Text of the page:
Texas officials are embarking on a revision of their state’s science standards, a process that has generated a furious debate in several states in recent years—most of it focused squarely on the topic of evolution.
A first draft of the new standards, released this week, seems likely to please the scientific community. The new document removes language from the current document that says students should study the “strengths and weaknesses” of scientific theories. Many scientists consider that to be code language used to suggest—falsely, they say—that the theory is pocketed with holes, rather than being one of the most well-supported theories in all of science.
The new document describes evolution as an explanation for the diversity of life on Earth. The committee that drafted it also seemed intent on providing a thorough definition of what science is, and what it is not. It says that ideas “based upon purported forces outside of nature” are not scientific, because they can’t be tested through science. Many scientists make that same point when they rejected alternative explanations for life’s development, such as intelligent design and creationism.
Here’s the section on the definition of science. It cites the National Academy of Science as a source:
“Science uses observational evidence to make predictions of natural phenomena and to construct testable explanations. If ideas are based upon purported forces outside of nature, they cannot be tested using scientific methods. Scientific explanations are open to testing under different conditions, over time, and by independent scientific researchers. Many theories in science are so well established that no new evidence is likely to alter them substantially; however, they are subject to continuing refinement as new areas of science emerge or as new technologies enable observations and experiments that were not possible previously.”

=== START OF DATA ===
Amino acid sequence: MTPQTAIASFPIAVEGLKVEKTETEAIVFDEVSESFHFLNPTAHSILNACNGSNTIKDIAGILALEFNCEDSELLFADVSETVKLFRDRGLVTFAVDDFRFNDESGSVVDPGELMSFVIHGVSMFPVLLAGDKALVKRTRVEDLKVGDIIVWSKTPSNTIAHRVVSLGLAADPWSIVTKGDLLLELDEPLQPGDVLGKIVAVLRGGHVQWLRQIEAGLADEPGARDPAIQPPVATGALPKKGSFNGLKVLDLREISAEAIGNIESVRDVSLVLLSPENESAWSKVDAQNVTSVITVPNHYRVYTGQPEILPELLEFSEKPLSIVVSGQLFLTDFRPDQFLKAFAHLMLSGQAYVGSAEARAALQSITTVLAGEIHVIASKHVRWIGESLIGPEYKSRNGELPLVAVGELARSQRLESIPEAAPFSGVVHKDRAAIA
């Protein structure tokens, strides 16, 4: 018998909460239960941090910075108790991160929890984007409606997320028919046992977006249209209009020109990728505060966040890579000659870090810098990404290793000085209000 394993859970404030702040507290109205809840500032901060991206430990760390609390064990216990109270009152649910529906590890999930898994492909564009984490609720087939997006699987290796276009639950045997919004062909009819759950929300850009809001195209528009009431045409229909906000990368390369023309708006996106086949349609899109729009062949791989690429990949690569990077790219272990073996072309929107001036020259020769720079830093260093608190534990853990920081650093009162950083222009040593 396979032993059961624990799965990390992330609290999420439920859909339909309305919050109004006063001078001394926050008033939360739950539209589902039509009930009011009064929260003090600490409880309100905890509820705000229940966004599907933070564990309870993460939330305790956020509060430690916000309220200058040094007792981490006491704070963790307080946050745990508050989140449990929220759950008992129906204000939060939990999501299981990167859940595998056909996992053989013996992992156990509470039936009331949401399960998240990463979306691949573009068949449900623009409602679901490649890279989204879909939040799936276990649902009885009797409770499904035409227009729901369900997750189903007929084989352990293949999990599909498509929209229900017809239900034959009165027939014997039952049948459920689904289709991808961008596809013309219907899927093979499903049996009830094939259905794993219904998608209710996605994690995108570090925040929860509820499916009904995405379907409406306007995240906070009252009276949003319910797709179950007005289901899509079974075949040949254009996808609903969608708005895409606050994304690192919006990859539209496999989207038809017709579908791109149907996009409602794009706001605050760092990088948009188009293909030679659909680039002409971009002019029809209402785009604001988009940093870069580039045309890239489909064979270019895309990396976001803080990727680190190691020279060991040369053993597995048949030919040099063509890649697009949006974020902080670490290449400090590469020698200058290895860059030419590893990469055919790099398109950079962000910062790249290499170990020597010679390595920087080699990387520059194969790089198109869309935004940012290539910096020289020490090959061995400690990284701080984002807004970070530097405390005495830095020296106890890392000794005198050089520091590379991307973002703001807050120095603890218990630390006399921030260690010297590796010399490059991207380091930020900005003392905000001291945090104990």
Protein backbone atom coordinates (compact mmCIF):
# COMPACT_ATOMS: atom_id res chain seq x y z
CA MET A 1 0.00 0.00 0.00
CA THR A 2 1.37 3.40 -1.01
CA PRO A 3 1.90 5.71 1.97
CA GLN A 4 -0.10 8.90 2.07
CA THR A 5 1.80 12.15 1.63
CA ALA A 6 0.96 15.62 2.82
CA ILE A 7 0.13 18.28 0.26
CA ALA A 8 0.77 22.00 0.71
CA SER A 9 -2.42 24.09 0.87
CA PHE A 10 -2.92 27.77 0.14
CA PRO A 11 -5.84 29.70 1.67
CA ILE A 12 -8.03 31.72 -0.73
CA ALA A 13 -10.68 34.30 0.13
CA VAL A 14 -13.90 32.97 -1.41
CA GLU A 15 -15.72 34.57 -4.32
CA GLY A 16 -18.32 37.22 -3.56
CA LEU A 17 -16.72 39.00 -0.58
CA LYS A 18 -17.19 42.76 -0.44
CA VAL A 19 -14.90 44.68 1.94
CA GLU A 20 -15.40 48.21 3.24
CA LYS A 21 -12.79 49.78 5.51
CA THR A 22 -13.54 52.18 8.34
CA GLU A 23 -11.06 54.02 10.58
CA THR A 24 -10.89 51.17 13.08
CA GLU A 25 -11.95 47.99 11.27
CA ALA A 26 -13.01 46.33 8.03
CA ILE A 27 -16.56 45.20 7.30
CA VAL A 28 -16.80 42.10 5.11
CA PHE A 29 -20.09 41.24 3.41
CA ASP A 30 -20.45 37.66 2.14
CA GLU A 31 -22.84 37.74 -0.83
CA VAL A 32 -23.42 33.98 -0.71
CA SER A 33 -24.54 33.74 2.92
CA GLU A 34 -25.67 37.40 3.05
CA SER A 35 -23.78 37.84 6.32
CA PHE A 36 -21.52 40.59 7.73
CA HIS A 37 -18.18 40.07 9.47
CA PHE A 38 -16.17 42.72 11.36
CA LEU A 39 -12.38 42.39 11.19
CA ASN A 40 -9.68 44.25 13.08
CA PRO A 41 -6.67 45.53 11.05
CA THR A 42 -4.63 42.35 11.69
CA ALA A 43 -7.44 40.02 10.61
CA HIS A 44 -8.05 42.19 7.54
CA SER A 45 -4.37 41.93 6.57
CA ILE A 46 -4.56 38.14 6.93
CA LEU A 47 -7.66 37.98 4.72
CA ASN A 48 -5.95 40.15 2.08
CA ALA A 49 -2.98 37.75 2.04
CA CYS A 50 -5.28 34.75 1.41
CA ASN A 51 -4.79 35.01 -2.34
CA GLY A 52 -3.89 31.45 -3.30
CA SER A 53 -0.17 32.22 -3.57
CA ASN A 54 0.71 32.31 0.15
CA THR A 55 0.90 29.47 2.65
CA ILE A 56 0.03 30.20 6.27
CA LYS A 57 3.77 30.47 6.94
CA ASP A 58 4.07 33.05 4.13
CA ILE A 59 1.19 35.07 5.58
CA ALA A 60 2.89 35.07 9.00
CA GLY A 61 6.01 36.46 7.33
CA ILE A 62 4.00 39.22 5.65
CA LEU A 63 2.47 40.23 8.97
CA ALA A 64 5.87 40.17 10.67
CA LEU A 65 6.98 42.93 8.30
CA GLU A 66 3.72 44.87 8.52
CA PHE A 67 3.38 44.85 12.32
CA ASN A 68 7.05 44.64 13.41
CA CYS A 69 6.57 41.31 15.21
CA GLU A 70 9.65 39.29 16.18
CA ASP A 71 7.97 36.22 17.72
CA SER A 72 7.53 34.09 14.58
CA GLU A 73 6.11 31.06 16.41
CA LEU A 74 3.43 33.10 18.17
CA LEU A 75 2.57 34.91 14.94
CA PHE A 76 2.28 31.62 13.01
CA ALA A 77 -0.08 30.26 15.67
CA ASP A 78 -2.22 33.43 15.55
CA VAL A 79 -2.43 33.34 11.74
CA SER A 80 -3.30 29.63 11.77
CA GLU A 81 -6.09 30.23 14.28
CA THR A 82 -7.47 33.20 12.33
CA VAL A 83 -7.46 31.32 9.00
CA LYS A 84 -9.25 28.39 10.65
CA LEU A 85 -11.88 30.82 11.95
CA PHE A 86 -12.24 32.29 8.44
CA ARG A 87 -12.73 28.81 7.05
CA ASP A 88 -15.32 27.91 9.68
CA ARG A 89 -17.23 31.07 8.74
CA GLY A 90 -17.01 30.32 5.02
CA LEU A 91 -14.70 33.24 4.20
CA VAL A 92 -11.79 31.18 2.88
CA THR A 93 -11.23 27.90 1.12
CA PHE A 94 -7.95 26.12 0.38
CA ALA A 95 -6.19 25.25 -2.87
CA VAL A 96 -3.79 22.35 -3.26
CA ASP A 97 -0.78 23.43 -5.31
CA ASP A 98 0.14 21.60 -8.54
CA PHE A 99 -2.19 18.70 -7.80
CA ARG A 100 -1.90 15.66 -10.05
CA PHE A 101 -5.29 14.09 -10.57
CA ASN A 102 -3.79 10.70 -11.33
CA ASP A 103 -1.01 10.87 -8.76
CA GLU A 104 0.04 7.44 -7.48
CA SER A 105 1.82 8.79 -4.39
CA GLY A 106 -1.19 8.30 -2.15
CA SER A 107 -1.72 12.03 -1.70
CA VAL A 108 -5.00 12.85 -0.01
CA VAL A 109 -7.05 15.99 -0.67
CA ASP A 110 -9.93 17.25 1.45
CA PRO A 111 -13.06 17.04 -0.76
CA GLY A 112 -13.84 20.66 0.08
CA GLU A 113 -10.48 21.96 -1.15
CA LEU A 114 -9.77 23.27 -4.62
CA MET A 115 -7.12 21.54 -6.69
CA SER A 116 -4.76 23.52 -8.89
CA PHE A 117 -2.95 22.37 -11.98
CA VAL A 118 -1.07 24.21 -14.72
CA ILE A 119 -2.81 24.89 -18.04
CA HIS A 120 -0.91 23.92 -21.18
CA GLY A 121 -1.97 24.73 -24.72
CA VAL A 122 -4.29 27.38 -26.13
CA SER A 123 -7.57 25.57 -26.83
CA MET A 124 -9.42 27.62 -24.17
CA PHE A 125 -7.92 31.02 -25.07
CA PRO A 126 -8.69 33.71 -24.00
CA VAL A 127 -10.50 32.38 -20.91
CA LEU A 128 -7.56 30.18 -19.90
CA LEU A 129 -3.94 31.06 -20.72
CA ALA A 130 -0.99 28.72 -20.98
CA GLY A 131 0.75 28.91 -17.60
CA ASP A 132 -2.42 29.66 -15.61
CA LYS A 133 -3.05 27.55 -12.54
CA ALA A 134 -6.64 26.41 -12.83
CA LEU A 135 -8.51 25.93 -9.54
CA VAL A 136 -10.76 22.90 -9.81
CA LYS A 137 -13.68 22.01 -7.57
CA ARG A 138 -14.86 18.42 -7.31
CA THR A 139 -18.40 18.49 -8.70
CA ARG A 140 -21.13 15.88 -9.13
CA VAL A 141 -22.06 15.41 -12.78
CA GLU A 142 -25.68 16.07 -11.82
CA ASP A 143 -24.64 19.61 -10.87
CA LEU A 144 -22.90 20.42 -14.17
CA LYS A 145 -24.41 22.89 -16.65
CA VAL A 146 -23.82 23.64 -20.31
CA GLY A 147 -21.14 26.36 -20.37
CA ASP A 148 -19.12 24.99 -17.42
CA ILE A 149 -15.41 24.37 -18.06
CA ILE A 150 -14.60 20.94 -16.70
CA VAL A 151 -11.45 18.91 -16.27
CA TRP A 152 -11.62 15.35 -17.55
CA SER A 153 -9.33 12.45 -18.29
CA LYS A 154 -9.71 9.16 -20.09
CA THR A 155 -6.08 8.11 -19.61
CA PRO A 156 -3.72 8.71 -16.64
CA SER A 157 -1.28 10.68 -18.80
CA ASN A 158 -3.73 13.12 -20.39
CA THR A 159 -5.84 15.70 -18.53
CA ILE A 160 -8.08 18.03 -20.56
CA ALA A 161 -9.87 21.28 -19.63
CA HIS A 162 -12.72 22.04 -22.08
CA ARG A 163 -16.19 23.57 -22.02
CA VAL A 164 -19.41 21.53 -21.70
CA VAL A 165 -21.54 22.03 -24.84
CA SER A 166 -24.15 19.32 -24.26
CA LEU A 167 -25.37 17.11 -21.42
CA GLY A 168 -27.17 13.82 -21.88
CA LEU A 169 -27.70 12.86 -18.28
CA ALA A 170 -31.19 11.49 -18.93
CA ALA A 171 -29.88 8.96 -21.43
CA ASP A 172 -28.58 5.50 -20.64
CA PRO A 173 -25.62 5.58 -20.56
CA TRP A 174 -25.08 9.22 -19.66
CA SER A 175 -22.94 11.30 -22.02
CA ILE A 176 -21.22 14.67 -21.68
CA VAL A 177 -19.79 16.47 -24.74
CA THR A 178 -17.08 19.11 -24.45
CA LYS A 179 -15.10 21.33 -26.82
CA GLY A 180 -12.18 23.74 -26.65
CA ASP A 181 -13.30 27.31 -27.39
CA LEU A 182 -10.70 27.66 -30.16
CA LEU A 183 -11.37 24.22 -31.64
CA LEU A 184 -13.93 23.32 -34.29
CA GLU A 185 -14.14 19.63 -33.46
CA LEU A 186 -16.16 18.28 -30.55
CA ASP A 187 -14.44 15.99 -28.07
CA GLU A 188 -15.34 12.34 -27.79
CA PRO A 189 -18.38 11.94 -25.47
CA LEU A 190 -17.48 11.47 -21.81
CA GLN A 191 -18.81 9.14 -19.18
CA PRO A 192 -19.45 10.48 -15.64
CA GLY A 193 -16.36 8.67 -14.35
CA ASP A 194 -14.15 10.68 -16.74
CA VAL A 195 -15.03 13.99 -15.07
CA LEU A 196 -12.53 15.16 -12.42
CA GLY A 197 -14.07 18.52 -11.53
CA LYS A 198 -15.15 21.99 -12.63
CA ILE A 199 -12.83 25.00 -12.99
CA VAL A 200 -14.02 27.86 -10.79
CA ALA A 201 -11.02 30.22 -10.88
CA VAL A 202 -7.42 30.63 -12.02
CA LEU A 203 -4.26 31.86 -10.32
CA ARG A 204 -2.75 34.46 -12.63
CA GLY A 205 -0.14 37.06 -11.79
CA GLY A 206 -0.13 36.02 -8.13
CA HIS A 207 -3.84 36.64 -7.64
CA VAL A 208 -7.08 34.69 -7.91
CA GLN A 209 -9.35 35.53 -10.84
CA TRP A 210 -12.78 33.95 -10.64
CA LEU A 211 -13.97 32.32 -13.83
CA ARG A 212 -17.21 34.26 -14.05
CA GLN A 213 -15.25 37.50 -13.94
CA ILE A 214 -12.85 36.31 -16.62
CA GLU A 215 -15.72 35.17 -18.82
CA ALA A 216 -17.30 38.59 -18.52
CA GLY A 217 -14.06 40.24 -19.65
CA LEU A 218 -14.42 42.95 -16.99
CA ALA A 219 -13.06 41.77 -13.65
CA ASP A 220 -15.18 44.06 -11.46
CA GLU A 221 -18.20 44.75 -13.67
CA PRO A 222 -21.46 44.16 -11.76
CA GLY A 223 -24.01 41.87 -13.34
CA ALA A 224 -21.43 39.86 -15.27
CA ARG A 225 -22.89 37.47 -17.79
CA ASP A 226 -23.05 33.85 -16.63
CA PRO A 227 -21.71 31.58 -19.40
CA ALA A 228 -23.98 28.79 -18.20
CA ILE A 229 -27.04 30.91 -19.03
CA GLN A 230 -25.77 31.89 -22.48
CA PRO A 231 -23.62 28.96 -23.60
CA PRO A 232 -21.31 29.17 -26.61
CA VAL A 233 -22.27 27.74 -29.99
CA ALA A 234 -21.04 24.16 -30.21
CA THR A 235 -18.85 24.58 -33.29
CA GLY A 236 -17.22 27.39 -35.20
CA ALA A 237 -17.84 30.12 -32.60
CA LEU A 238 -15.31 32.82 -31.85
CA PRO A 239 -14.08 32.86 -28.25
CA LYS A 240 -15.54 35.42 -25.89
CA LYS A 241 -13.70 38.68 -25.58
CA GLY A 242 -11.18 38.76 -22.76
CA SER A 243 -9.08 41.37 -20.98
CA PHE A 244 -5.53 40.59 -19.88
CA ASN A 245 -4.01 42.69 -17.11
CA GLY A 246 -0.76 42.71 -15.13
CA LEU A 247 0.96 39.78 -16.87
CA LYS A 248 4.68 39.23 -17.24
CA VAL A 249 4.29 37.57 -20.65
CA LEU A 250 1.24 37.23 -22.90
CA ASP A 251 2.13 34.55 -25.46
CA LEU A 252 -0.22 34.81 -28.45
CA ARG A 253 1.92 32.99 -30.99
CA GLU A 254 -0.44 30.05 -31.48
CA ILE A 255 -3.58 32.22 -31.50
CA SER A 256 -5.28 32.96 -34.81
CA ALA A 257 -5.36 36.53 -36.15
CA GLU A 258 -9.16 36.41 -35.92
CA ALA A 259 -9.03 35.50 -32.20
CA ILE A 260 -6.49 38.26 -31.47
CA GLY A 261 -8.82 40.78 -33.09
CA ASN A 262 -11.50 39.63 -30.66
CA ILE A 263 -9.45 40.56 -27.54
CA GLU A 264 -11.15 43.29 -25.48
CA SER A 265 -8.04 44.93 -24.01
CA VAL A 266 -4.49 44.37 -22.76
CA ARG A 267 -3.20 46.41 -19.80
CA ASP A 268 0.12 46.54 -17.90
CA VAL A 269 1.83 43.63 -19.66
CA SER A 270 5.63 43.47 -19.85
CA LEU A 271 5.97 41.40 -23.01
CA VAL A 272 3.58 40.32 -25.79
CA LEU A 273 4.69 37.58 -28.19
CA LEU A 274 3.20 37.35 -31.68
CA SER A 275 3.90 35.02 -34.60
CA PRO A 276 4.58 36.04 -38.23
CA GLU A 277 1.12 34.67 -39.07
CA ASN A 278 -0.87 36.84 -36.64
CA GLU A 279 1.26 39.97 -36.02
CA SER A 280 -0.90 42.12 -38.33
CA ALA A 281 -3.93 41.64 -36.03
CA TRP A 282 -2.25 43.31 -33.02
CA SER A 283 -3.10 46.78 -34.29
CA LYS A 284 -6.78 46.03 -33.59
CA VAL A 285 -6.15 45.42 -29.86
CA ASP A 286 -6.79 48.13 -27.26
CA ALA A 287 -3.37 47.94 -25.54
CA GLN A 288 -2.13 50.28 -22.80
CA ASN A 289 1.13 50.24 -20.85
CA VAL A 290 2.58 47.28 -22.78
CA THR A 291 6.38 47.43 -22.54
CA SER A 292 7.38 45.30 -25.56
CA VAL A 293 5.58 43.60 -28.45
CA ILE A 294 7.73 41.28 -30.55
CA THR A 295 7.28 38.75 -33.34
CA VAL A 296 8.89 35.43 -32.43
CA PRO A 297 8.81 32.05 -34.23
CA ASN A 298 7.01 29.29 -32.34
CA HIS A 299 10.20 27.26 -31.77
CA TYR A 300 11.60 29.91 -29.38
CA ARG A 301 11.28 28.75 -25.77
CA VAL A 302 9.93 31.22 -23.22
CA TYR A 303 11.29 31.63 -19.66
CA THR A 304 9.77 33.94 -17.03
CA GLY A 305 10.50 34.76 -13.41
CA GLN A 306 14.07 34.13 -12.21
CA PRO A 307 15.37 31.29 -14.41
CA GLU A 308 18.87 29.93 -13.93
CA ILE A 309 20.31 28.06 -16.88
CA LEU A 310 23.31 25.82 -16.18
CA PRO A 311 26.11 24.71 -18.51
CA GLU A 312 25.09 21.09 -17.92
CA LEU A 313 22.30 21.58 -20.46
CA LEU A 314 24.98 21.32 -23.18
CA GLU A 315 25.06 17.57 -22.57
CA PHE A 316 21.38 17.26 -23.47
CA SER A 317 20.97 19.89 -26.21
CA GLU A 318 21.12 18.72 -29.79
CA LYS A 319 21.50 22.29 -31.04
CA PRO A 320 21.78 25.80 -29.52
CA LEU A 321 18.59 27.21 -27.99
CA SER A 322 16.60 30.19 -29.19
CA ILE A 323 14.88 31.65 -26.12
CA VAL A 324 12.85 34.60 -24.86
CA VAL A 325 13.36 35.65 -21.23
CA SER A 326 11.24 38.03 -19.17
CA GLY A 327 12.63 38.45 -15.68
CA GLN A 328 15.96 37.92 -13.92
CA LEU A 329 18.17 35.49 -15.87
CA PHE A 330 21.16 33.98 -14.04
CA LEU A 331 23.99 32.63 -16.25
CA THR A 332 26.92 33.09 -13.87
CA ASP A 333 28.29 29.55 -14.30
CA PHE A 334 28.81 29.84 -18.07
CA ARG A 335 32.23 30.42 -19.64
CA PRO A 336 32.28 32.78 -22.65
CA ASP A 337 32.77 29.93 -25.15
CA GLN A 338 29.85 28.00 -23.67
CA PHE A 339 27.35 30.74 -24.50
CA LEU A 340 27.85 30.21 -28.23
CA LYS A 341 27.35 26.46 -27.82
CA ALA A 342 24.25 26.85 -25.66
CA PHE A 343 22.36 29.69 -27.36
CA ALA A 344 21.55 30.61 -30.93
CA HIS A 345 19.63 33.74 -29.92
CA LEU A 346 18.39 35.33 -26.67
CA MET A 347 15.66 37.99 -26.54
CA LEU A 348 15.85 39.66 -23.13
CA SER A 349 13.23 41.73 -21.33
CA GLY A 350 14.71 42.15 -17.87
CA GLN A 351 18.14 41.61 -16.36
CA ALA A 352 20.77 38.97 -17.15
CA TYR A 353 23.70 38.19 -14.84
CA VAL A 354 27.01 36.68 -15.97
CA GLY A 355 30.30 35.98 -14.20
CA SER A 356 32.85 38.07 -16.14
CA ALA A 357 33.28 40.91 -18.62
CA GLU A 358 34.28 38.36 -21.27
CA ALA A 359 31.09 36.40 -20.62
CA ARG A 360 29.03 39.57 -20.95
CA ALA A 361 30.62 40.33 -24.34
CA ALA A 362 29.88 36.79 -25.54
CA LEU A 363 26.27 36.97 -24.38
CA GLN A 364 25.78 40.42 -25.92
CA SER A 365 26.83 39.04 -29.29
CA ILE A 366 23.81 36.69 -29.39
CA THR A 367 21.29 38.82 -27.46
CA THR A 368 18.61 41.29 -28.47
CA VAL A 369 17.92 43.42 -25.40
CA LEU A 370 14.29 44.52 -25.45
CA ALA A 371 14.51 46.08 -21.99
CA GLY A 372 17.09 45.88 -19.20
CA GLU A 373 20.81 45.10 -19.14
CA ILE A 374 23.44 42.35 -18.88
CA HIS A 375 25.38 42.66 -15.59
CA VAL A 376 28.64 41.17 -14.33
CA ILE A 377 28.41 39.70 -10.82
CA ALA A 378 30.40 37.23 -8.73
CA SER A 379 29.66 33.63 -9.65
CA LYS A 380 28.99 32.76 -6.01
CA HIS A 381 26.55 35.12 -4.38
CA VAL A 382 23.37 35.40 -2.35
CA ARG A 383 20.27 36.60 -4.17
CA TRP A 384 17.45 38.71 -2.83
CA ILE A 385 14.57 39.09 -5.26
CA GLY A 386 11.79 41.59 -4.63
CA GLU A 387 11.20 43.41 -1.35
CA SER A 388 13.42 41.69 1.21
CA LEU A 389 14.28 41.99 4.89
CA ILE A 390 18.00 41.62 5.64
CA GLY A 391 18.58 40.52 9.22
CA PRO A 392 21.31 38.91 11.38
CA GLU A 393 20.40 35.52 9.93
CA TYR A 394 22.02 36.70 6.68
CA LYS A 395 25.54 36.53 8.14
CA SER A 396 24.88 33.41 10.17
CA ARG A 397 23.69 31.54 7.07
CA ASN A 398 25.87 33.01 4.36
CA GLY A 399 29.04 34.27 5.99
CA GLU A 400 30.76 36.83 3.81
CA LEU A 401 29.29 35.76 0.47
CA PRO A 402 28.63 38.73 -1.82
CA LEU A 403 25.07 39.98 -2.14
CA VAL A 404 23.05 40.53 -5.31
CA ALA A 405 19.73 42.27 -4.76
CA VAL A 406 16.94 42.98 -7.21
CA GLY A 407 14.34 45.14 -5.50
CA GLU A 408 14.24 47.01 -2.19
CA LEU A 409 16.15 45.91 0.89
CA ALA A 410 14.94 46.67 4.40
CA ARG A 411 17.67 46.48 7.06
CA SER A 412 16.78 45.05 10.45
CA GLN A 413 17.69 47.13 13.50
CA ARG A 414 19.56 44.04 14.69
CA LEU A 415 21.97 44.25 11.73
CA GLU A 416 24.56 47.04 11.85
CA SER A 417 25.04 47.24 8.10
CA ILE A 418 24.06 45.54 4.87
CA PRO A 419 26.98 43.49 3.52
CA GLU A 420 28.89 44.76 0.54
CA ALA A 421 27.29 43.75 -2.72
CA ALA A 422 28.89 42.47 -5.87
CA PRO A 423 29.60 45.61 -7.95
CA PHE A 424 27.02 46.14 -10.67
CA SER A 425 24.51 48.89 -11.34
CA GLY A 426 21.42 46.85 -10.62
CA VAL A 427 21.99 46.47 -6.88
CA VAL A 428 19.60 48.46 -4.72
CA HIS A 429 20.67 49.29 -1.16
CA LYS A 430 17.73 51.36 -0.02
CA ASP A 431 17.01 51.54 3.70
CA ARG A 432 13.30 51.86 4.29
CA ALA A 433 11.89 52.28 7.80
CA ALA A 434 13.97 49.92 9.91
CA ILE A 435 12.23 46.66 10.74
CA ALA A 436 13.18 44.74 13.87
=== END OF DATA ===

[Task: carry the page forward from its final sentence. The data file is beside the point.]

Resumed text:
Public dramas over how to define and discuss evolution in state academic standards have played out memorably in Ohio, Kansas, and Florida in recent years. The discussion in Texas is likely to unfold over several months. The state’s board of education is scheduled to accept public comments and discuss the document in November. A final vote could occur in March of 2009, Suzanne Marchman, a spokeswoman for the Texas Education Agency, told me.
Board members’ initial reaction to the draft document seemed fairly muted, judging from this story in the Austin American-Statesman.
The draft includes language on another topic that will probably please scientists: climate change, which has been largely absent from many state standards and textbooks to date.
“The interacting components of the Earth system change by both natural and human-influenced processes,” the draft says. “Natural processes include hazards such as flooding, earthquakes, volcanoes, hurricanes, meteorite impacts, and climate change. Human-influenced processes, such as pollution and nonsustainable use of Earth’s natural resources, may damage the Earth system. Examples include climate change, soil erosion, air and water pollution, and biodiversity loss. The time scale of these changes and their impact on human society must be understood to make wise decisions concerning the use of the land, water, air, and natural resources. Proper stewardship of Earth will prevent unnecessary degradation and destruction of Earth’s subsystems and diminish detrimental impacts to individuals and society.”
A version of this news article first appeared in the Curriculum Matters blog.